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As the calendar year turns over, we’ve grown accustomed to the barrage of lists telling us where to travel during the next 12 months. Oftentimes these places are a country or even a whole region – you could spend an entire year exploring just one of the locations listed and still barely make a dent.

We like to travel on a smaller scale. Forget countries and cities, for us the neighborhood is the ideal unit of exploration. Celebrating neighborhood life and businesses is, of course, essential to what we do as Culinary Backstreets. Since our founding in 2012, we’ve been dedicated to publishing the stories of unsung local culinary heroes and visiting them on our food walks, particularly in neighborhoods that are off the beaten path.

But this year we are planning to dive even deeper into the cities we work in. Getting off the beaten path leads to fresh experiences, but more importantly, it’s a way for us to contribute to the economies of neighborhoods otherwise neglected by the tourism industry. Tourism is an important economic force in many cities, as it should be, but if it is not dispersed responsibly, it can devastate the urban ecosystem, one that’s based on the sound health of all of a city’s neighborhoods.

With that in mind, we are happy to declare 2018 as “The Year of the Neighborhood,” one in which our focus will be on lesser-visited neighborhoods and the people and places that keep them going. To get things started, below is a compilation of the less-visited areas that our correspondents are planning to explore this year:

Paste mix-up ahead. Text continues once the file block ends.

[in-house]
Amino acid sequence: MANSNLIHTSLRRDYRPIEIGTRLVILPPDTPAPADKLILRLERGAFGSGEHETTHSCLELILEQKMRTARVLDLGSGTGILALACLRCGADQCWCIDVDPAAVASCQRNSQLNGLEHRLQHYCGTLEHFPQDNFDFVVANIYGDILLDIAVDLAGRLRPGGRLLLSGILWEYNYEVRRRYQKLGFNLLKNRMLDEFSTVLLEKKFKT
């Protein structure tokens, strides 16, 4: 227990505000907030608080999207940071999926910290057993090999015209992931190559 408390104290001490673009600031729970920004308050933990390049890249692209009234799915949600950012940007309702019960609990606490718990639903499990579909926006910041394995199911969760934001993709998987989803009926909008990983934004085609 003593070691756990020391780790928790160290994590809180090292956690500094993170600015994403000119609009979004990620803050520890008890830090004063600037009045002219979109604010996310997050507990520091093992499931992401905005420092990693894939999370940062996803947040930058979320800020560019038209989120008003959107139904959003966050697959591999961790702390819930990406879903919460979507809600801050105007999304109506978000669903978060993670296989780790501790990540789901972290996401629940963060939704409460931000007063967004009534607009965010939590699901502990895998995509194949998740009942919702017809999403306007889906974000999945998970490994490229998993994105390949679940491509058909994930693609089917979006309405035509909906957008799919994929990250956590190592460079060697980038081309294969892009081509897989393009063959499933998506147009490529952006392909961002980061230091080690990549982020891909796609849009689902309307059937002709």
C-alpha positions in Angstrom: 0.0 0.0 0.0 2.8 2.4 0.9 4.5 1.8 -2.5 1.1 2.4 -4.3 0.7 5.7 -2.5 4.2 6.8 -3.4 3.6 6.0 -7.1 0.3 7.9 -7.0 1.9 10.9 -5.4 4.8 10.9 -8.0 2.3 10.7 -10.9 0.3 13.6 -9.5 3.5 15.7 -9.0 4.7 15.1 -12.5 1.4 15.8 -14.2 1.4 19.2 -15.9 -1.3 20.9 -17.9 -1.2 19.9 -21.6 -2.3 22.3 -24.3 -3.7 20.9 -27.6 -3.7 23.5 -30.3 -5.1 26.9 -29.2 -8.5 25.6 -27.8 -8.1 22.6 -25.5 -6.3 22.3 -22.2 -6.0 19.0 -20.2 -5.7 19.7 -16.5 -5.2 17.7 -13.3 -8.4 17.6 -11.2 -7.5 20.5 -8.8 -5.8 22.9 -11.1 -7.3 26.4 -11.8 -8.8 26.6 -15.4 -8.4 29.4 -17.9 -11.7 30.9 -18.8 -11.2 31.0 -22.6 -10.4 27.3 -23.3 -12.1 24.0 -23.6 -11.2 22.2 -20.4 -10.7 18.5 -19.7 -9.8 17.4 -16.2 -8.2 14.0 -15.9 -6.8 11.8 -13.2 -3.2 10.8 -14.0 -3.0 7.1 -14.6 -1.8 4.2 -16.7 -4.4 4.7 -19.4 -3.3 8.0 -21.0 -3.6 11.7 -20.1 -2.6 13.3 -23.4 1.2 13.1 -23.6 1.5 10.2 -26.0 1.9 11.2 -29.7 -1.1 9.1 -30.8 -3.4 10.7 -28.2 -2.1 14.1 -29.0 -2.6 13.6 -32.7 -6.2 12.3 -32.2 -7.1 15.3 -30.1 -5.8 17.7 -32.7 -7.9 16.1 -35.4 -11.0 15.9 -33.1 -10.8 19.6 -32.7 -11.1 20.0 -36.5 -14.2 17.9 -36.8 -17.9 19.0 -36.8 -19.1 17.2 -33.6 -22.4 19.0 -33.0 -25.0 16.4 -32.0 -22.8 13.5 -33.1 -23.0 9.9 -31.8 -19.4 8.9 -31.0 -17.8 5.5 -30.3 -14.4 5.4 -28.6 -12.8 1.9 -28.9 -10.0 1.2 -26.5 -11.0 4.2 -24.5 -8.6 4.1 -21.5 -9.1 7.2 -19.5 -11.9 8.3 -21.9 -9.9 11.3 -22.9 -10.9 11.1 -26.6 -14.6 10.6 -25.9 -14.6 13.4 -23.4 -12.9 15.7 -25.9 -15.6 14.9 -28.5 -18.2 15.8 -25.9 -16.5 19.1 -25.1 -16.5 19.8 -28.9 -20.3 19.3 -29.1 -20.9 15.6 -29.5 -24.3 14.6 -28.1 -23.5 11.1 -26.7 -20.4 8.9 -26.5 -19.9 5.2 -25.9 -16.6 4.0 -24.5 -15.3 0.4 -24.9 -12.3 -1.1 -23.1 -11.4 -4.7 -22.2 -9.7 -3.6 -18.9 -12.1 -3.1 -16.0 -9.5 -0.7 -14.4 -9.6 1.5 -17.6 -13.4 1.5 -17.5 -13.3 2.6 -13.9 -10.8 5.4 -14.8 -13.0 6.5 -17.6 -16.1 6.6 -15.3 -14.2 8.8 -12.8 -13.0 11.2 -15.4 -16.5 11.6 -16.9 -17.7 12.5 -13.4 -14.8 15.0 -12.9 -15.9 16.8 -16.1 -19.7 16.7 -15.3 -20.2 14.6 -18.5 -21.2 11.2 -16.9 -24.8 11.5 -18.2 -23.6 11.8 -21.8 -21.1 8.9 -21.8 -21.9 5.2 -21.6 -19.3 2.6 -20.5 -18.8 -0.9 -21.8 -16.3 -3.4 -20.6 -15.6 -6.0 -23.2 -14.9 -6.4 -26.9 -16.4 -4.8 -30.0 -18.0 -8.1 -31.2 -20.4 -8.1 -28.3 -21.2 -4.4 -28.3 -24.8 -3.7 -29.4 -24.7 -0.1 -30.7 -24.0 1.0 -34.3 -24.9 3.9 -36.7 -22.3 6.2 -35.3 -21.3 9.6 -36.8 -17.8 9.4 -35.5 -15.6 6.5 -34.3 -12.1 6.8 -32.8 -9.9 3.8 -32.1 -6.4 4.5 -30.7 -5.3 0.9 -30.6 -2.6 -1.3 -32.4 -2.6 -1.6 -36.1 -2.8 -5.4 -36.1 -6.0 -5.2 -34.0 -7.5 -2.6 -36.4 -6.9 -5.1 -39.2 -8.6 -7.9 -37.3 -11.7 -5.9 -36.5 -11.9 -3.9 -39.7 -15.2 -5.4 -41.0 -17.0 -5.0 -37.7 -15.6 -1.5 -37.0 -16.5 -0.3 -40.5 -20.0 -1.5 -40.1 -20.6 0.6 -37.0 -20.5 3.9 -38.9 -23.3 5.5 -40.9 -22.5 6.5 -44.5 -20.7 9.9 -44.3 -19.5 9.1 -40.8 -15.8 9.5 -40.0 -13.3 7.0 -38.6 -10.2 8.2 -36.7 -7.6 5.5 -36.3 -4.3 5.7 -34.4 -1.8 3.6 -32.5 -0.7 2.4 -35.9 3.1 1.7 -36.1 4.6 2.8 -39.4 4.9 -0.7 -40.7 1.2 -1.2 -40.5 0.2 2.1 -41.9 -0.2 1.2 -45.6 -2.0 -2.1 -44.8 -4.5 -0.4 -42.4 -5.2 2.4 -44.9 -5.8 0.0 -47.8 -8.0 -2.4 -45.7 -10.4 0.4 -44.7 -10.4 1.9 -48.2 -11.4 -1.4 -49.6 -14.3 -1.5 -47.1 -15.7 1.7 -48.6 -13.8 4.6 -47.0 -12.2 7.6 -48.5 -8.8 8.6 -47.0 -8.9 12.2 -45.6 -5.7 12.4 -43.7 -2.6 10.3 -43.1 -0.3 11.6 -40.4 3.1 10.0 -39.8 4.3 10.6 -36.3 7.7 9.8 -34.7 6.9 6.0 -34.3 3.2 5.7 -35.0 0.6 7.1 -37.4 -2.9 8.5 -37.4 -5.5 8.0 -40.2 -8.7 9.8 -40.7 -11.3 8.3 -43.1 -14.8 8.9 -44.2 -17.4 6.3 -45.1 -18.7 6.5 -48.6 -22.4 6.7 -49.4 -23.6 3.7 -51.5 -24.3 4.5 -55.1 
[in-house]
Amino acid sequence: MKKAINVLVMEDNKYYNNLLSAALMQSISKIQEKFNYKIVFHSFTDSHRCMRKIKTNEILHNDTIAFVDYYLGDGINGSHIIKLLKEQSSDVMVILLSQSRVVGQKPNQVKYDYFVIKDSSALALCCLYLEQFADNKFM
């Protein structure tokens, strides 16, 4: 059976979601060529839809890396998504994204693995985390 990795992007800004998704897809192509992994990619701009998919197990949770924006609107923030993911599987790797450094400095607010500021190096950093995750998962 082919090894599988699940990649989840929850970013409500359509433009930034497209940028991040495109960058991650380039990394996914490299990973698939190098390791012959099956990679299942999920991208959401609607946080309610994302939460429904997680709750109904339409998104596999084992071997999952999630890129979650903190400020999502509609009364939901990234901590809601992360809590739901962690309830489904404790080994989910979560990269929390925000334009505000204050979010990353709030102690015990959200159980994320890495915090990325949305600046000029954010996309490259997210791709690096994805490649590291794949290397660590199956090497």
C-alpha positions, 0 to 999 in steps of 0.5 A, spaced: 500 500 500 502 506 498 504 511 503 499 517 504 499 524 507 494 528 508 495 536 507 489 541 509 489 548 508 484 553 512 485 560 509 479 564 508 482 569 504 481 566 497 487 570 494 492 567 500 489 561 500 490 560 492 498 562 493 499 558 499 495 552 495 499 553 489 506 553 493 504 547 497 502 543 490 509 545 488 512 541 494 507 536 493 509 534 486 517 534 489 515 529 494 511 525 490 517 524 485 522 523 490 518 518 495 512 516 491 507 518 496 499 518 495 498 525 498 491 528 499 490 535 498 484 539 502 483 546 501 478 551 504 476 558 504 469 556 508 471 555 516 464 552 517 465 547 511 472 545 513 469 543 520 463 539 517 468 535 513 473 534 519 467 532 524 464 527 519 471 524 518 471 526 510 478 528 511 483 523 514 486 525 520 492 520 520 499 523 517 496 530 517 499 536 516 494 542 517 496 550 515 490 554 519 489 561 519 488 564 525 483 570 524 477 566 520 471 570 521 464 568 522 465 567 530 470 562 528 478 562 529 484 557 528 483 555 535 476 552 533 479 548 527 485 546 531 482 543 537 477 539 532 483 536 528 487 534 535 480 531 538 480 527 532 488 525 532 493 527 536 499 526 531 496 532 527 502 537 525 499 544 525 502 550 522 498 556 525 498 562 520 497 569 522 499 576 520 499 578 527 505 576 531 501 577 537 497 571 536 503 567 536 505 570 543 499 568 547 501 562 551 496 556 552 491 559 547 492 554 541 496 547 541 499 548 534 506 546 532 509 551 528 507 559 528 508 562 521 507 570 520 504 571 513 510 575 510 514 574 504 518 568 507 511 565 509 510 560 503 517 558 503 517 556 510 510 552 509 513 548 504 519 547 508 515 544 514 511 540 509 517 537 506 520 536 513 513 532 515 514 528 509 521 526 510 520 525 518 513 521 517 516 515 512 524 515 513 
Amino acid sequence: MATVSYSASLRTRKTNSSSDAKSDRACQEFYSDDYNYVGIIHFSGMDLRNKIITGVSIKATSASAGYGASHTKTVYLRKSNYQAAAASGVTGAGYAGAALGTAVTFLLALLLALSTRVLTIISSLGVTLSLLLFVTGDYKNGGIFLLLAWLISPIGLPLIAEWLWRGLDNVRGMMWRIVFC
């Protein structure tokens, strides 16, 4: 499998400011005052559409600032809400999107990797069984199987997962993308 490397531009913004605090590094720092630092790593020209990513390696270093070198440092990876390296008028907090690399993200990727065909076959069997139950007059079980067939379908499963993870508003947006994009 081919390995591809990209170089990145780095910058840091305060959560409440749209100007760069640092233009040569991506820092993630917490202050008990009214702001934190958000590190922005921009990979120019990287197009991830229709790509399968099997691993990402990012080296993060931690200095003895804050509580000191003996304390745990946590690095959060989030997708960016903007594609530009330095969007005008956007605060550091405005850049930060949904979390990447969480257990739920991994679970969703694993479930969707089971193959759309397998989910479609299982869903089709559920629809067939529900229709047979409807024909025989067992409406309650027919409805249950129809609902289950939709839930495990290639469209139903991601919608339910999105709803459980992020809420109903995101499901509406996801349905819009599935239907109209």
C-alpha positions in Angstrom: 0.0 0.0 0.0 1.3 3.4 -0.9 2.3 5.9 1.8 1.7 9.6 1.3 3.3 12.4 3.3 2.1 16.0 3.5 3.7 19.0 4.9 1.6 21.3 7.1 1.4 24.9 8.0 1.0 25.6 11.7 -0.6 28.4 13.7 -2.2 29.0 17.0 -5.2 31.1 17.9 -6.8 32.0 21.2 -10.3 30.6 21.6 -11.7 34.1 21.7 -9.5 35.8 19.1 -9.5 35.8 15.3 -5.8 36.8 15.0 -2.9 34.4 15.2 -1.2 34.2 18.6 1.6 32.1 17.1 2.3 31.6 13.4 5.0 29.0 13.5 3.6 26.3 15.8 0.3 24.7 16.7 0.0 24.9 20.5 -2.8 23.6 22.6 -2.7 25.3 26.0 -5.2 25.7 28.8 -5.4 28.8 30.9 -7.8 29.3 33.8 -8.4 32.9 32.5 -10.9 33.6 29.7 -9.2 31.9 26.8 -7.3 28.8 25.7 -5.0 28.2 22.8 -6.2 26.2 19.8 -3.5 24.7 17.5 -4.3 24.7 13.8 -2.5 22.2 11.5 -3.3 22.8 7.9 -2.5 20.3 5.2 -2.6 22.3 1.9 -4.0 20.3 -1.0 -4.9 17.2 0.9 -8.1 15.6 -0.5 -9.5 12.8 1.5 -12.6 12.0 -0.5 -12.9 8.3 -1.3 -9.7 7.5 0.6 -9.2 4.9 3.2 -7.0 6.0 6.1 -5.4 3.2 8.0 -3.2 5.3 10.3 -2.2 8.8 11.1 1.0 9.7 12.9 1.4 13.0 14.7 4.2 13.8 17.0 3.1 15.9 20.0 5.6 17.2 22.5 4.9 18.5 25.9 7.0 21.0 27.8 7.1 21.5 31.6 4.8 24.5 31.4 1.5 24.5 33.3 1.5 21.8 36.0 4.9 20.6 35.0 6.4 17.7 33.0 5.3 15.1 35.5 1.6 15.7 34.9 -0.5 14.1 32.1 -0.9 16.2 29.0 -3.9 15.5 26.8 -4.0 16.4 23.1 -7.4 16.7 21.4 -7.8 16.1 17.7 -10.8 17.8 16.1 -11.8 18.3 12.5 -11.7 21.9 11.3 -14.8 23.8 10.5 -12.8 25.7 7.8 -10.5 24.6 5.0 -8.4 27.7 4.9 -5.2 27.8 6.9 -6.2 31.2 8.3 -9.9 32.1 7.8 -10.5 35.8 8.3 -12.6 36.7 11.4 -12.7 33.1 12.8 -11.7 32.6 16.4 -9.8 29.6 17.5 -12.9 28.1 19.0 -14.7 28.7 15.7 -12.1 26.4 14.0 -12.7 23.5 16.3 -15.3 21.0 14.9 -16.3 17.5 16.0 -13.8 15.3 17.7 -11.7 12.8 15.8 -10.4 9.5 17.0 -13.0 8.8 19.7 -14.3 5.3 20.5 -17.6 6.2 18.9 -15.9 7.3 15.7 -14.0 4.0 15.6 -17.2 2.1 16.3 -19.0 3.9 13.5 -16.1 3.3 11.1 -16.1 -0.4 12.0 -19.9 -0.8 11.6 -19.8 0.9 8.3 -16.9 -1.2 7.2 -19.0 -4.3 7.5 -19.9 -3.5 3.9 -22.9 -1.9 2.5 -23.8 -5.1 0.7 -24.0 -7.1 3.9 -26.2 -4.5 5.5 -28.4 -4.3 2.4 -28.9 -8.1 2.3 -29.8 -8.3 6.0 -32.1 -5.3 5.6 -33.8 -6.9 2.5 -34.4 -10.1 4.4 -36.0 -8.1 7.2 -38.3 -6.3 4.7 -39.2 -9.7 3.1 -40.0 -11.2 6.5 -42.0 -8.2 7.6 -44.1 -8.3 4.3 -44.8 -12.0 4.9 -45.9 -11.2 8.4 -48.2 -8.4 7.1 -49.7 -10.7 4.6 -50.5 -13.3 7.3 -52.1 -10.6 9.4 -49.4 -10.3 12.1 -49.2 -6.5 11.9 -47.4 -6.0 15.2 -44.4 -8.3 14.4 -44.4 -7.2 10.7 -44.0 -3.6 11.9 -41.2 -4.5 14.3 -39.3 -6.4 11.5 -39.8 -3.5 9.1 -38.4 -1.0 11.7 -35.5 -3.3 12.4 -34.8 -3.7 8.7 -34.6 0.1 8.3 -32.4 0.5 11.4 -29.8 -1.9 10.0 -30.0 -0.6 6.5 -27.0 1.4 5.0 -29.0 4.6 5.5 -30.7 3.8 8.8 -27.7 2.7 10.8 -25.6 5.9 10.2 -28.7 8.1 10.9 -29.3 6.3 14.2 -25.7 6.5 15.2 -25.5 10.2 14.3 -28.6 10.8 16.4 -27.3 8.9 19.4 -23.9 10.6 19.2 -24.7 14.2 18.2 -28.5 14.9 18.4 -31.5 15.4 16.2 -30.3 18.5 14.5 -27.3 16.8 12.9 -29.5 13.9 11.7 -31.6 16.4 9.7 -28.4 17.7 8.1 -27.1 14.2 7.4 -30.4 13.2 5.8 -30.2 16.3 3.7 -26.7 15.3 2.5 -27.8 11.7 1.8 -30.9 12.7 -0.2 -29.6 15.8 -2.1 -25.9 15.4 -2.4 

Barcelona: Sants-Montjüic

Most locals know the Sants-Montjüic area as a place they pass through on their way to Barcelona’s main train station, but to us it represents something much deeper: A neighborhood where we can still experience the city’s original soul – culinary and otherwise.

While other parts of Barcelona, especially its historic center, have had to contend with the effects of the city’s growing popularity, Sants has somehow managed to stay under the radar, allowing it to keep much of its traditional charm and way of life, while also being an inviting area for new ventures to give it a go. This is a place where you can still find old bodegas with wooden casks filled with bulk wine for sale, homey vermuterias where locals gather to chat over seafood tapas, family-run restaurants where neighbors come on a daily basis for favorite classics and bakeries that keep Catalan traditions alive by offering holiday specialties all year round. To top it off, the neighborhood has a recently restored covered market, countless old-school food shops and a wonderful mix of traditional spots that have been around for generations and new restaurants and tapas bars opened up by innovative young chefs escaping high rents in the center of town.

Adding to the neighborhood’s distinct character and charm is its history rooted in Barcelona’s 19th-century industrial development. Sants was once one of the city’s economic engines, something reflected in the area’s street names – there’s one honoring James Watt, inventor of the steam engine – and the old factory chimneys that dot the neighborhood, as well as the still strong working-class identity of its residents. These days, the old textile factories that made the area famous are being put to use in new and innovative ways, housing an eclectic mix of community-run groups, from choirs to co-op radio stations and even urban farms.

A large number of entrepreneurs and locals have fled the overly gentrified city center, preferring instead to work and live in Sants. These residents have plenty of choice when it comes to eating. Culinary gems like La Mundana and El Petit Pau, which are relatively new to the scene, shine bright, while restaurants like Terra d’Escudella and bodegas like Bartolí and Salvat, a bar that’s like a second home for its loyal clientele, keep the traditional spirit of Catalan identity alive. – Paula Mourenza

Click here to read the full neighborhood guide.

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